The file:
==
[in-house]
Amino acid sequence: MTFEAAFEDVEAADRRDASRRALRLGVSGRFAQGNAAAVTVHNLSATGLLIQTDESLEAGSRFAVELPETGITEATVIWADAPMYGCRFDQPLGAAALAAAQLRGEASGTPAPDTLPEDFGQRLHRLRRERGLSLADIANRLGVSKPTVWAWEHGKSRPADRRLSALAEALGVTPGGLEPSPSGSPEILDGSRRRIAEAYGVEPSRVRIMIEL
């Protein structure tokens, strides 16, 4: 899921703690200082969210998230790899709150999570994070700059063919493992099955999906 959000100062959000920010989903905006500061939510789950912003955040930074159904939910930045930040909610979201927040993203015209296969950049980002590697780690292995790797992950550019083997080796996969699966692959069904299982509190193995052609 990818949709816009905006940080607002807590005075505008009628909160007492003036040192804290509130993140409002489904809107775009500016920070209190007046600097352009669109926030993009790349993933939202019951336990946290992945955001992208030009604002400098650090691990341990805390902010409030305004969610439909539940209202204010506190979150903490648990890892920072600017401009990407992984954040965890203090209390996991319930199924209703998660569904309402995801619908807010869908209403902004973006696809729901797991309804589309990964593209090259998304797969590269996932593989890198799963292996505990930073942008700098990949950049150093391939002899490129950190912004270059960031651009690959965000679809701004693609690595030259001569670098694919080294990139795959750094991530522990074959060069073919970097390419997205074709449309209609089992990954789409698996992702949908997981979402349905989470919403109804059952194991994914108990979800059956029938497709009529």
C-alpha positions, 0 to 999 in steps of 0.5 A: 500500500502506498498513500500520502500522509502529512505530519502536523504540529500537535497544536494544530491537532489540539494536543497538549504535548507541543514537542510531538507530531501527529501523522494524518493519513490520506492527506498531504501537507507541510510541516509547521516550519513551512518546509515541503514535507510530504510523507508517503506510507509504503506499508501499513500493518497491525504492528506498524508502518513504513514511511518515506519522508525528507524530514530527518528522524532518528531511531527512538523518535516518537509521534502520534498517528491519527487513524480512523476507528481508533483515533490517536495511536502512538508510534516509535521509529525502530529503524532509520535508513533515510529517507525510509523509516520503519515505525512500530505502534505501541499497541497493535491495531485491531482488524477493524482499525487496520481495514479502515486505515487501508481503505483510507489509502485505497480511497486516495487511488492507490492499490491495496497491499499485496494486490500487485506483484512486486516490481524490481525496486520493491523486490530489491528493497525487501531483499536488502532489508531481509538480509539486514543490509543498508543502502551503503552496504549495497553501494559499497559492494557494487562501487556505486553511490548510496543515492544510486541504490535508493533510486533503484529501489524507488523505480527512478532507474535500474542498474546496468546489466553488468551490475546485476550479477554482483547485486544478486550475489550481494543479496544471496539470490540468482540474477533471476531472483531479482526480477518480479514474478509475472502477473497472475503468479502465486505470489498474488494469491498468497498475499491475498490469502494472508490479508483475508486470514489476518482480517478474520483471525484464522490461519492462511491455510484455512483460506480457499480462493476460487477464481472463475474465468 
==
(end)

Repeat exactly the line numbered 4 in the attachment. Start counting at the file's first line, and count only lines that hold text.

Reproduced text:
C-alpha positions, 0 to 999 in steps of 0.5 A: 500500500502506498498513500500520502500522509502529512505530519502536523504540529500537535497544536494544530491537532489540539494536543497538549504535548507541543514537542510531538507530531501527529501523522494524518493519513490520506492527506498531504501537507507541510510541516509547521516550519513551512518546509515541503514535507510530504510523507508517503506510507509504503506499508501499513500493518497491525504492528506498524508502518513504513514511511518515506519522508525528507524530514530527518528522524532518528531511531527512538523518535516518537509521534502520534498517528491519527487513524480512523476507528481508533483515533490517536495511536502512538508510534516509535521509529525502530529503524532509520535508513533515510529517507525510509523509516520503519515505525512500530505502534505501541499497541497493535491495531485491531482488524477493524482499525487496520481495514479502515486505515487501508481503505483510507489509502485505497480511497486516495487511488492507490492499490491495496497491499499485496494486490500487485506483484512486486516490481524490481525496486520493491523486490530489491528493497525487501531483499536488502532489508531481509538480509539486514543490509543498508543502502551503503552496504549495497553501494559499497559492494557494487562501487556505486553511490548510496543515492544510486541504490535508493533510486533503484529501489524507488523505480527512478532507474535500474542498474546496468546489466553488468551490475546485476550479477554482483547485486544478486550475489550481494543479496544471496539470490540468482540474477533471476531472483531479482526480477518480479514474478509475472502477473497472475503468479502465486505470489498474488494469491498468497498475499491475498490469502494472508490479508483475508486470514489476518482480517478474520483471525484464522490461519492462511491455510484455512483460506480457499480462493476460487477464481472463475474465468 